Date published: August 22, 2018
Sussex Research Laboratories Inc. (Ottawa, Canada) today announced that NSERC has approved the CRDPJ grant application submitted by Professor Victor Snieckus of the Department of Chemistry at Queen’s University (Kingston, Canada).
The project is expected to combine Sussex Research Laboratories Inc.'s expertise in the synthesis of stable isotope-labeled pharmaceutical active ingredients (API) with that of the Snieckus team’s world class capabilities in organic synthetic chemistry. The project is expected to result in new classes of stable isotope-labeled products for use in the field of drug discovery and development. Deuterium-labeled pharmaceutical compounds possess unique properties that have led to their increasing popularity in a wide range of therapeutic applications in addition to their traditional use in pharmacokinetics studies.
According to Dr. Brady Clark, President & CEO of Sussex Research Laboratories Inc., “As industrial partner on the project, Sussex Research Laboratories Inc. is very pleased to support Professor Snieckus and his research team. Our past collaborations through programmes including Engage have been very successful. The Snieckus group has developed methodologies for the synthesis of a variety of new deuterated drug molecules and significantly enriched our understanding of the challenges faced during the synthesis of stable isotope-labeled API while greatly improving Sussex Research Laboratories Inc.’s capabilities in stable isotope labeling. We feel very privileged to work with Professor Snieckus.”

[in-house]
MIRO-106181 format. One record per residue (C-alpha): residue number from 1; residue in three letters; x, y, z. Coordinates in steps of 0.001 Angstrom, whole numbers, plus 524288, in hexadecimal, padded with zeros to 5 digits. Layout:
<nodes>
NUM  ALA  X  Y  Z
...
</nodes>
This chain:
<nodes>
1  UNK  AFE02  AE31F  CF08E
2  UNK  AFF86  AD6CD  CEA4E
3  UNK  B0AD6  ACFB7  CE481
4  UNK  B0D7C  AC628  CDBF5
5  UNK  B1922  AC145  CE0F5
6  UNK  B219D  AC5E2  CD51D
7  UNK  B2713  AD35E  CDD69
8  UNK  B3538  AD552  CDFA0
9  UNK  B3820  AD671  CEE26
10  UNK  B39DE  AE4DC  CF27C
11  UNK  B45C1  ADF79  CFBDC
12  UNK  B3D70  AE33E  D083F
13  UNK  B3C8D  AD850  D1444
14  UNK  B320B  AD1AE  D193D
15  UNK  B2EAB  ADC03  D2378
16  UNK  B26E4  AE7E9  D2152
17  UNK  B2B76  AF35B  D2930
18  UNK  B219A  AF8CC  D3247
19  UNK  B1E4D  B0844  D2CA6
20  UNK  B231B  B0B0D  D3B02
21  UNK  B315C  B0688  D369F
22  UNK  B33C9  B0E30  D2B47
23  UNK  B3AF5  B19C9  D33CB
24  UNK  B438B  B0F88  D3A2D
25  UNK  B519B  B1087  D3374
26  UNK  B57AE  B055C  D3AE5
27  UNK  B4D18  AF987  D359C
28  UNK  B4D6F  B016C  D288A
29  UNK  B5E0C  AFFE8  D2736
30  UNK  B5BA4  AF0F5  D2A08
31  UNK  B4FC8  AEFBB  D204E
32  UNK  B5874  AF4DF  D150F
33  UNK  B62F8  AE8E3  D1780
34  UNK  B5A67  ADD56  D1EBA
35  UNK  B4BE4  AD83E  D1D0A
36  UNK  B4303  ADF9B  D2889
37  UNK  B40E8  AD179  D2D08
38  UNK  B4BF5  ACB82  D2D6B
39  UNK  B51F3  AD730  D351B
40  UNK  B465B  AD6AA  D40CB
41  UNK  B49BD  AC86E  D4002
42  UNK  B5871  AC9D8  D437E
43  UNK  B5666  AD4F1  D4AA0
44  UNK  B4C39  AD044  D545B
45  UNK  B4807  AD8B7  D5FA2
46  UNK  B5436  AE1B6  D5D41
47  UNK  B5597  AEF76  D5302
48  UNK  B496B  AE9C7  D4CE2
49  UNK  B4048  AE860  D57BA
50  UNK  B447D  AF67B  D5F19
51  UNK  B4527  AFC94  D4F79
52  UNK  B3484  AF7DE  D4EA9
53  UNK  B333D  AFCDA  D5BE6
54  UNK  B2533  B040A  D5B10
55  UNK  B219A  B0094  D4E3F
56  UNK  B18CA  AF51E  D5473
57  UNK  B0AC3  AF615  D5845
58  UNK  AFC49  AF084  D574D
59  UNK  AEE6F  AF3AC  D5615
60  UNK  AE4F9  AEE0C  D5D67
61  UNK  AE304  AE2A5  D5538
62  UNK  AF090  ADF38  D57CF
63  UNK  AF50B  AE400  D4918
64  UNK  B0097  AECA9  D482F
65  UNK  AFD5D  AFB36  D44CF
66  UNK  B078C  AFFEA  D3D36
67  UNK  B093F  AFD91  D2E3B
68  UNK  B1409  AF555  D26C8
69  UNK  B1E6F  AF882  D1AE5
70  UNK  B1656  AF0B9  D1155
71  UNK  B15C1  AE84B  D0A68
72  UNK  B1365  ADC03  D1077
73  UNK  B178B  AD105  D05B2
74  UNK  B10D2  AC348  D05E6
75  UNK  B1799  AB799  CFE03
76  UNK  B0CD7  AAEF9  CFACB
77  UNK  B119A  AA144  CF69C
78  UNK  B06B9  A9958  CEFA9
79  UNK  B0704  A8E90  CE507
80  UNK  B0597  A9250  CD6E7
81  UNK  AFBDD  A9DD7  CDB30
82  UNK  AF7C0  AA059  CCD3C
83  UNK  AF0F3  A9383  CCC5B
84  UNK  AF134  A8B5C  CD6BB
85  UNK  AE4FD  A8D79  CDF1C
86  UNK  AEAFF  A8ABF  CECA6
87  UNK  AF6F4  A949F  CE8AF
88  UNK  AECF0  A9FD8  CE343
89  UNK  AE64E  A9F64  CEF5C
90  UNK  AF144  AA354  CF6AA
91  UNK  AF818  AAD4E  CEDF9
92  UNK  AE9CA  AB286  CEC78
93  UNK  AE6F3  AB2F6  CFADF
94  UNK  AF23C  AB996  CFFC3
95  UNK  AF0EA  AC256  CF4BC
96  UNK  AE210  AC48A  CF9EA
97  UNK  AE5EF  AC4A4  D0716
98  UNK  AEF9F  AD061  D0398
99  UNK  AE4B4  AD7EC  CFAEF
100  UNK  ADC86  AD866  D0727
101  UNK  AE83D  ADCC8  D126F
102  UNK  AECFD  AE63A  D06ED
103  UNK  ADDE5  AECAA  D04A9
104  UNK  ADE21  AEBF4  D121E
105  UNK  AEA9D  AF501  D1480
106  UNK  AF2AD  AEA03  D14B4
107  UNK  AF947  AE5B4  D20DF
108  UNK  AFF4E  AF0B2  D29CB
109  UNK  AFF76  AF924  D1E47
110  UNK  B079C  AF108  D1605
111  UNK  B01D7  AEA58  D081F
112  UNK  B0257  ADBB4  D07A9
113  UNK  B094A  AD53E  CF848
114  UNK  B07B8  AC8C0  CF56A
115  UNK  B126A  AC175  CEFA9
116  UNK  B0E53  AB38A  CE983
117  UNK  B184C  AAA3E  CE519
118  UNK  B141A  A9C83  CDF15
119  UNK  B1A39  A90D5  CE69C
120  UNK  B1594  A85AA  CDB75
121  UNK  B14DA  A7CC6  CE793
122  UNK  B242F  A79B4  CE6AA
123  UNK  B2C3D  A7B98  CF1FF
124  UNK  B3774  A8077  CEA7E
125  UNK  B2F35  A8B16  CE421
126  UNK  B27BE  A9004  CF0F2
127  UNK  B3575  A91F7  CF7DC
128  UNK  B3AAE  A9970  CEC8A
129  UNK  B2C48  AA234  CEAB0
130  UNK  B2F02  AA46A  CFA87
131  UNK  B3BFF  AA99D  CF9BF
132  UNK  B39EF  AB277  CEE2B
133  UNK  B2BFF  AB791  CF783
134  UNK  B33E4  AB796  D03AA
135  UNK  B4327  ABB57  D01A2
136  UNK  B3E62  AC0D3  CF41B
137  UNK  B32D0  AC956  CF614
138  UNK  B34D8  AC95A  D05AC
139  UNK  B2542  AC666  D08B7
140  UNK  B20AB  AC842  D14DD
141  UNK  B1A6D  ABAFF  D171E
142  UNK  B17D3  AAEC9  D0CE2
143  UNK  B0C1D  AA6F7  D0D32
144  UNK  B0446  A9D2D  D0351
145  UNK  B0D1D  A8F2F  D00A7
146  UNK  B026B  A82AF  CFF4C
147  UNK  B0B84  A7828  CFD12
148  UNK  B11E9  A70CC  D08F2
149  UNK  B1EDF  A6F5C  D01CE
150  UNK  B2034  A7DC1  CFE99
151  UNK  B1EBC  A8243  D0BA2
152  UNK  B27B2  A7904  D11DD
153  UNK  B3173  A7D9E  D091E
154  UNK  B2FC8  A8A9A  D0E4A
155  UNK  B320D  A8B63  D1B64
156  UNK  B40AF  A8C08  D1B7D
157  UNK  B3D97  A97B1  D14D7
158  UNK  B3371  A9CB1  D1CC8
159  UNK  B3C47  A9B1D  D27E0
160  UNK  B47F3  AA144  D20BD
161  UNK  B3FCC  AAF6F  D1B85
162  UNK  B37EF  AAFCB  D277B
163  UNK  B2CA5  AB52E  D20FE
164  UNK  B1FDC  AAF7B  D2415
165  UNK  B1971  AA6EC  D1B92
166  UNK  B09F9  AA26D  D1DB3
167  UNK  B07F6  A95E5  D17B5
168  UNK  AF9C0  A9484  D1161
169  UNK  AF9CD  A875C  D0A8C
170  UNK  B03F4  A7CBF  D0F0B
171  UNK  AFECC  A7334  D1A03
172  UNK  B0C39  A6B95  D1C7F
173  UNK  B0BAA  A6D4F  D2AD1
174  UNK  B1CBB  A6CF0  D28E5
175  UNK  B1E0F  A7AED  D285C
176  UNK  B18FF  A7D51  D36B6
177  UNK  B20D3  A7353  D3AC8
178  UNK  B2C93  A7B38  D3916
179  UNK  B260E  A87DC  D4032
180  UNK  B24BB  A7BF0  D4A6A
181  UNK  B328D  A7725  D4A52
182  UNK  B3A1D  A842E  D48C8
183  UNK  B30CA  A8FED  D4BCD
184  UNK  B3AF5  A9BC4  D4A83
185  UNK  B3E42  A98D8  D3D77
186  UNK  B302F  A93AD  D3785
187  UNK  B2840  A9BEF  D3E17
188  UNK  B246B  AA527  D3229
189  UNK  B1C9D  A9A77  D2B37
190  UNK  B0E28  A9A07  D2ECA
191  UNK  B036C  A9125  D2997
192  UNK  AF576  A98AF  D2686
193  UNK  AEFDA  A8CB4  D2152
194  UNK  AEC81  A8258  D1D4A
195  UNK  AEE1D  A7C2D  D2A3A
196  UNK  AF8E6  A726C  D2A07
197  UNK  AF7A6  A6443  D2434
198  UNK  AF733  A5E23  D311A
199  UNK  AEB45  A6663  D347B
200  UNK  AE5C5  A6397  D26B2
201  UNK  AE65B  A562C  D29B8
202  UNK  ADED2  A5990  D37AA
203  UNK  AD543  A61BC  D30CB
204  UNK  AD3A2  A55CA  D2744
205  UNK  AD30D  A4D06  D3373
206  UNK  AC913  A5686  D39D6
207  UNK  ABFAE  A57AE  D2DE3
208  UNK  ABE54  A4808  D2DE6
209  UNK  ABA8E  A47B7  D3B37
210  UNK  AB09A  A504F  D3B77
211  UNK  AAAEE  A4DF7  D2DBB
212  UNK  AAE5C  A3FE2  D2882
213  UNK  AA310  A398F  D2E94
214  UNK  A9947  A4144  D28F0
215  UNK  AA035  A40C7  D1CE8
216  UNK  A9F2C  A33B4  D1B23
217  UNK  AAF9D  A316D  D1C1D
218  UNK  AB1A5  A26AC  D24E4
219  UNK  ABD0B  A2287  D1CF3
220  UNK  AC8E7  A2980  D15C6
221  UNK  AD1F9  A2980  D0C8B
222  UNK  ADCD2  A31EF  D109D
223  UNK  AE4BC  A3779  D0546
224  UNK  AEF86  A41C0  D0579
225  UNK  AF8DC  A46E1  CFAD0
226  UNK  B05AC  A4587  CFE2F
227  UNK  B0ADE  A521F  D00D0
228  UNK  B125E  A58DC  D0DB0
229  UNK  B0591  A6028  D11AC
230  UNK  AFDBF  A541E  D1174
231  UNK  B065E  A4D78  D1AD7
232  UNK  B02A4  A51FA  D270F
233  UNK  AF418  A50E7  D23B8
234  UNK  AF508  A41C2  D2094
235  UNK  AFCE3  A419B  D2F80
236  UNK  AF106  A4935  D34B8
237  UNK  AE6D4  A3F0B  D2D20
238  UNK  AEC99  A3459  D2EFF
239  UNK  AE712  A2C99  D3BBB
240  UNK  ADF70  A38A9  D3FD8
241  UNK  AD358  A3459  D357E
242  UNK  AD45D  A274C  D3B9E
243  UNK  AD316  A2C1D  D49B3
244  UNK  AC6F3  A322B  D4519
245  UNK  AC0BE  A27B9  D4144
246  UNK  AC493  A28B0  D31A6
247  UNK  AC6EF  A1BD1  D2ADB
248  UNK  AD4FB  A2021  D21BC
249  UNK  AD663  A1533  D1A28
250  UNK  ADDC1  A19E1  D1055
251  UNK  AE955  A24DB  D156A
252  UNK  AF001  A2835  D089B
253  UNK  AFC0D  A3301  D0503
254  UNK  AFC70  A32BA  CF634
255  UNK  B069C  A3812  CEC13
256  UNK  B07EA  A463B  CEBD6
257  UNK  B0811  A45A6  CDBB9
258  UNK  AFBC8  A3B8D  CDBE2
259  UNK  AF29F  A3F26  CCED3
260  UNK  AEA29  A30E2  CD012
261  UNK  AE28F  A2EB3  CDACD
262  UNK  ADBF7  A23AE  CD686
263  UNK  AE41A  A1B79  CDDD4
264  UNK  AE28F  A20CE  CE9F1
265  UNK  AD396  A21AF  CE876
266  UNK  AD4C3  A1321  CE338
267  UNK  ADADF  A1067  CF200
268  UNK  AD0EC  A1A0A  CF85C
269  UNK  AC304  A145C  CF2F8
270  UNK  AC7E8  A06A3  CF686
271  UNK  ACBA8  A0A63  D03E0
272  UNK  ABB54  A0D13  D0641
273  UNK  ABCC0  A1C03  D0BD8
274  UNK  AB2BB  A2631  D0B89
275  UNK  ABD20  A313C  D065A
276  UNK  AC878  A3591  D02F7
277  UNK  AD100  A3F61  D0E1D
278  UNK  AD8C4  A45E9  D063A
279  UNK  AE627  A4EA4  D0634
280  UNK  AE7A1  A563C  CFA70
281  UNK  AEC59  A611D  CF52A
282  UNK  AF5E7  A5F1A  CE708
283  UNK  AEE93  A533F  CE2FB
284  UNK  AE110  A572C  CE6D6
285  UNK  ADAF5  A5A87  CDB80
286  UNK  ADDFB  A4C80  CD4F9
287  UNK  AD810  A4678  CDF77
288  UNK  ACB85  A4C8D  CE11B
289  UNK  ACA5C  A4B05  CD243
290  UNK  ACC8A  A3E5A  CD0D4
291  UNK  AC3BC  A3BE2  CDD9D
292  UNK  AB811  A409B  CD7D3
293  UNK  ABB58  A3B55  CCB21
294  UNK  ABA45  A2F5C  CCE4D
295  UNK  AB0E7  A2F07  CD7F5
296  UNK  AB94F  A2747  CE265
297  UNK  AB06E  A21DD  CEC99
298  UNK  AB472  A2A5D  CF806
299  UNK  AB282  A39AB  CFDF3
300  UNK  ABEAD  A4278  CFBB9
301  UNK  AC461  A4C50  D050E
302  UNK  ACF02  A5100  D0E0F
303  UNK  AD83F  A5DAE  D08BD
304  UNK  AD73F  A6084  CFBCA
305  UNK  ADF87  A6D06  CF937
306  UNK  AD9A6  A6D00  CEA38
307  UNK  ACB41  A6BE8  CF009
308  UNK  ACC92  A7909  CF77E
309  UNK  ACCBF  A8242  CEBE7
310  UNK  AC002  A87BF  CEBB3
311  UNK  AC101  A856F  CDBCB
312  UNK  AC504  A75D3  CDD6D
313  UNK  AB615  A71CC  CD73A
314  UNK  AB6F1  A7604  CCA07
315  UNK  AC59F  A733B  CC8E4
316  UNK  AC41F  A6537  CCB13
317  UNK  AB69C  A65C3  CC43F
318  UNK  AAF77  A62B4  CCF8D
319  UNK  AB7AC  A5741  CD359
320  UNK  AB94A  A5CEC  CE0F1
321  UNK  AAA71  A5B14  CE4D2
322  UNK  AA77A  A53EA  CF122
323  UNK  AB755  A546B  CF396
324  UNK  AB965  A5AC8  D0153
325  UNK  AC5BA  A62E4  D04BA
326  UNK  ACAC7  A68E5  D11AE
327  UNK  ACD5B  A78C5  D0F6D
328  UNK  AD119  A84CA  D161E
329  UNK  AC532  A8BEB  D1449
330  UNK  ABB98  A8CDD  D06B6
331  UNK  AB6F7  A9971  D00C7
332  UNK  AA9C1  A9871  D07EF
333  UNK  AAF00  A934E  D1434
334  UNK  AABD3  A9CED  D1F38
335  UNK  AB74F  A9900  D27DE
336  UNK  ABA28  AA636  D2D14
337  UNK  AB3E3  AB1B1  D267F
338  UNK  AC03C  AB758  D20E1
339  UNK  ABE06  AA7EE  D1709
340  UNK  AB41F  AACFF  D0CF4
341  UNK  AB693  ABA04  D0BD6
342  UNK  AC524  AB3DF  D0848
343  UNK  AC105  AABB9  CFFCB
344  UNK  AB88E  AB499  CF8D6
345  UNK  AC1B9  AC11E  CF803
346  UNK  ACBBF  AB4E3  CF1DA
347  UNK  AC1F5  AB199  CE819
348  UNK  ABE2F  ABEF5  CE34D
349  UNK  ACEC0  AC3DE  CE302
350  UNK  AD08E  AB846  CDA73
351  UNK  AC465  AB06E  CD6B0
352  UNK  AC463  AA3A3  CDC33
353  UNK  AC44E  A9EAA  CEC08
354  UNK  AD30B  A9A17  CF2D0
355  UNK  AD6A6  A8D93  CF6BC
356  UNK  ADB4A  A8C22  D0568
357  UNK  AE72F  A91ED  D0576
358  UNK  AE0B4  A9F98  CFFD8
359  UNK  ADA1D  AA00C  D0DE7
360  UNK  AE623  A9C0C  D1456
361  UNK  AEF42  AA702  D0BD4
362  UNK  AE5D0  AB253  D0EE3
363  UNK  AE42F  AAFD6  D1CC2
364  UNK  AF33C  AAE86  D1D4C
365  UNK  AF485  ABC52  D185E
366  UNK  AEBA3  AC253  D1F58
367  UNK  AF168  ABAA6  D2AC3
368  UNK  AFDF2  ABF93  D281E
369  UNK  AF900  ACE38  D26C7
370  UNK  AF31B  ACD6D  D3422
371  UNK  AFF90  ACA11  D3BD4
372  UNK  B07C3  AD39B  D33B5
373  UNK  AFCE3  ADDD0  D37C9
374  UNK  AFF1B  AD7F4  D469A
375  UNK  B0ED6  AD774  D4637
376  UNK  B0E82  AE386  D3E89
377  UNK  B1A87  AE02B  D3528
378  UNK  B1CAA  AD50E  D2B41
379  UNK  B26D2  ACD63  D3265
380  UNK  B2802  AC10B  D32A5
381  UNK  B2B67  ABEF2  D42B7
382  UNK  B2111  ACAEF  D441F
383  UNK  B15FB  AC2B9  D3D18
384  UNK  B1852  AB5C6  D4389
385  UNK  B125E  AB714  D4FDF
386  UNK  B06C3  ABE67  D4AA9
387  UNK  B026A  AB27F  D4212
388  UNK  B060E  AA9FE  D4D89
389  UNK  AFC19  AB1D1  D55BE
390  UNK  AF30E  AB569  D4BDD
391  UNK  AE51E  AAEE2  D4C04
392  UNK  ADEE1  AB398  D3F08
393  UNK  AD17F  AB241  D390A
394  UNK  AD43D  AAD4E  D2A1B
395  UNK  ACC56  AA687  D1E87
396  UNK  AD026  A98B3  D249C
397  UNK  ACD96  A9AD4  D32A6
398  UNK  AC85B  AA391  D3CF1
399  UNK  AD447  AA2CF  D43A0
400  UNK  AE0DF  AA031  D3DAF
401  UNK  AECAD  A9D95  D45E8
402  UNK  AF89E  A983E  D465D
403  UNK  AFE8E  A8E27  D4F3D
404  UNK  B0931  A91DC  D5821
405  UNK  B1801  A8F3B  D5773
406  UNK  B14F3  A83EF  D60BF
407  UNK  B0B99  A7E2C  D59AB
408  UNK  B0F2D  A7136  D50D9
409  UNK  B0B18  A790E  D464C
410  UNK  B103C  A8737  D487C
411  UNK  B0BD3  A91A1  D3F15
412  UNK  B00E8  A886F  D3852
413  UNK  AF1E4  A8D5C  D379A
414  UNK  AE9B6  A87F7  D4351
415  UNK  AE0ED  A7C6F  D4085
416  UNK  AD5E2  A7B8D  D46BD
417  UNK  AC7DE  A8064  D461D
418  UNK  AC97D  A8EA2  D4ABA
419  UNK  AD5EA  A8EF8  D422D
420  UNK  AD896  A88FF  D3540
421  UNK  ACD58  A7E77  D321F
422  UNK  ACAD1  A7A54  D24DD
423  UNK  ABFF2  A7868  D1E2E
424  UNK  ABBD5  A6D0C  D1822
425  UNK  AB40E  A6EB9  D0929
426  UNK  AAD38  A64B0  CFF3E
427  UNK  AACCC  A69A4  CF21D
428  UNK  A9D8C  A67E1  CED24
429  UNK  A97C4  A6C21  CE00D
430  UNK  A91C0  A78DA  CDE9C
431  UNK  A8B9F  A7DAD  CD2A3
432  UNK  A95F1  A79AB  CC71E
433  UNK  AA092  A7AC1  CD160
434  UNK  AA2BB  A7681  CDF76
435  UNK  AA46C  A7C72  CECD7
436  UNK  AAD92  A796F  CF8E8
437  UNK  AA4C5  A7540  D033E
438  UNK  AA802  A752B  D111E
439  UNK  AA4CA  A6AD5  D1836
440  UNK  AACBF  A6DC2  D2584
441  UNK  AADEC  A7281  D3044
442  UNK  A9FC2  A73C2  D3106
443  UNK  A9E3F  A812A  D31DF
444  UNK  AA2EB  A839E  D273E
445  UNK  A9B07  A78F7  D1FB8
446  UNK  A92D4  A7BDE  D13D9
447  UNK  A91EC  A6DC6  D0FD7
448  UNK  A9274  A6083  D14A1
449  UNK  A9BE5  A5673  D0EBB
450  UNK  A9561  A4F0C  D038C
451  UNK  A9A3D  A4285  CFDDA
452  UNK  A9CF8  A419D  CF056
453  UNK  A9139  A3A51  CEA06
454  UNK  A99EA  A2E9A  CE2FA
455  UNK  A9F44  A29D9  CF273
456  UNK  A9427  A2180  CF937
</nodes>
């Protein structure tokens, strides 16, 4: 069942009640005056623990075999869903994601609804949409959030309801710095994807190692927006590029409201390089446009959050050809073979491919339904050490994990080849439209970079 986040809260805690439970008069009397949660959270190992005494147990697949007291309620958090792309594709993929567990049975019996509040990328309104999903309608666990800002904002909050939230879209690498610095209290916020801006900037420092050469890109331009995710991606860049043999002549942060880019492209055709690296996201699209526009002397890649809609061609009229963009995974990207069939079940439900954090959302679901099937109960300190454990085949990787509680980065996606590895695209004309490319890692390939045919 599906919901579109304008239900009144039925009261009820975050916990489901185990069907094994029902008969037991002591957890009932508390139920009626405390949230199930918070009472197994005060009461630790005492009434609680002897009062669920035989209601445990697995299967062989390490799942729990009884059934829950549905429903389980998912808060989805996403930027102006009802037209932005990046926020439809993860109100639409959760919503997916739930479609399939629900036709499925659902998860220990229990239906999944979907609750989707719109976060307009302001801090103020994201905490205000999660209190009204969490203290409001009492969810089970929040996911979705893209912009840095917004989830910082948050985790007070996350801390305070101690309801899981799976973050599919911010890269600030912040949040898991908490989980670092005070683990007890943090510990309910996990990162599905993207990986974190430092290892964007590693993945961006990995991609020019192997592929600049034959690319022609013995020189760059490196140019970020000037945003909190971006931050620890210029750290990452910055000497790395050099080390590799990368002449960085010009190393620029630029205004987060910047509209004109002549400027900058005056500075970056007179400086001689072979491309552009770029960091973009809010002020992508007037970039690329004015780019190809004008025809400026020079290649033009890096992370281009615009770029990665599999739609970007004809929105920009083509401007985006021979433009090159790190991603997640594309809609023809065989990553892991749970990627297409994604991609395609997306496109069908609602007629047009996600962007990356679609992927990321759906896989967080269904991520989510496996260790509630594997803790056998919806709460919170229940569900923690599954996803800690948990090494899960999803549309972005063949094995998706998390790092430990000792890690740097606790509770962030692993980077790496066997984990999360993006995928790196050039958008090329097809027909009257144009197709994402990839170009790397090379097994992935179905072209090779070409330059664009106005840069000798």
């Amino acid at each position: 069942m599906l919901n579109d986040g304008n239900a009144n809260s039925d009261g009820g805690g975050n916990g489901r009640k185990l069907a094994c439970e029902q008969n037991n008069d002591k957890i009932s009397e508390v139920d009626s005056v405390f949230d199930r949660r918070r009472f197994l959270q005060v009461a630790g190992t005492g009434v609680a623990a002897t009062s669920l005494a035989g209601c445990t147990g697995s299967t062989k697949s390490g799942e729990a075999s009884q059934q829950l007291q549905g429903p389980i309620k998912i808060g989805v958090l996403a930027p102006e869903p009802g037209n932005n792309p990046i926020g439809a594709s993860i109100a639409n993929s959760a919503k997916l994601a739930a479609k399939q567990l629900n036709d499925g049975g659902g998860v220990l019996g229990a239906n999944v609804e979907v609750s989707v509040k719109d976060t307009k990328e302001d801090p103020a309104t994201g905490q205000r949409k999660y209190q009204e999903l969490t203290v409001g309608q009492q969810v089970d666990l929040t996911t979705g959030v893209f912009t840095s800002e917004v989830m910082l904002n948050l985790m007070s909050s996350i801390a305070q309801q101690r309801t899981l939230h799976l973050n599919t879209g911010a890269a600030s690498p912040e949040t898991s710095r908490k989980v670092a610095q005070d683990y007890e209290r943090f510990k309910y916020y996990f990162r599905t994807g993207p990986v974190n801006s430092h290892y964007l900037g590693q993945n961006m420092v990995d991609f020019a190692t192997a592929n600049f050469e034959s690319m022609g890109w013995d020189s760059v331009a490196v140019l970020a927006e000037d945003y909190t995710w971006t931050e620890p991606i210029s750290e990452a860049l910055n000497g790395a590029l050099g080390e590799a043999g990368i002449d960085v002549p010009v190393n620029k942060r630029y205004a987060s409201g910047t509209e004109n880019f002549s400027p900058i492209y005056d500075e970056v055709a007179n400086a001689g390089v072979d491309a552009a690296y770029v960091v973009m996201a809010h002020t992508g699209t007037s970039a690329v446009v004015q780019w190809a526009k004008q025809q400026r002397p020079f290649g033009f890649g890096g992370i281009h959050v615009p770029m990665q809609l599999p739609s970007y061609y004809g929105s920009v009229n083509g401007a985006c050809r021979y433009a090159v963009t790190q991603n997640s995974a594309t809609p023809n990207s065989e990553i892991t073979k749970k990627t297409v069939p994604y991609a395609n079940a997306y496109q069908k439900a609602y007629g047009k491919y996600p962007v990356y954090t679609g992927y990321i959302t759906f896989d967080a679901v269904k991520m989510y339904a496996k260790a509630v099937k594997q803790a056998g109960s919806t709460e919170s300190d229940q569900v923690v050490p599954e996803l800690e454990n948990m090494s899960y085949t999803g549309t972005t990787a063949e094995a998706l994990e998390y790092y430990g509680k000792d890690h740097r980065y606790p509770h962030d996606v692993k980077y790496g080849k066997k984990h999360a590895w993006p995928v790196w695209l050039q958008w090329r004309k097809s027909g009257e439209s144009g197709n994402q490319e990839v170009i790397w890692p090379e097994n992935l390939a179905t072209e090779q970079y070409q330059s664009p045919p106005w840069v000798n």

About Sussex Research Laboratories Inc.: Sussex Research Laboratories Inc. is a global leader in the design and synthesis of complex carbohydrates and stable isotope-labeled molecules that enable access to systems for the advancement of modern drug discovery and development. Through design, synthesis and characterization of molecules that incorporate glycotechnology, the company’s unique synthesis capabilities and product portfolio of glycans, glycosylated ligands, glycoamino acids, glycopeptides, glycolipids and glycoconjugates enable researchers across a variety of scientific disciplines to readily explore and exploit glycobiology in order to enhance the therapeutic potential of peptides, proteins, antibodies, lipids and oligonucleotides. For more information visit www.sussex-research.com.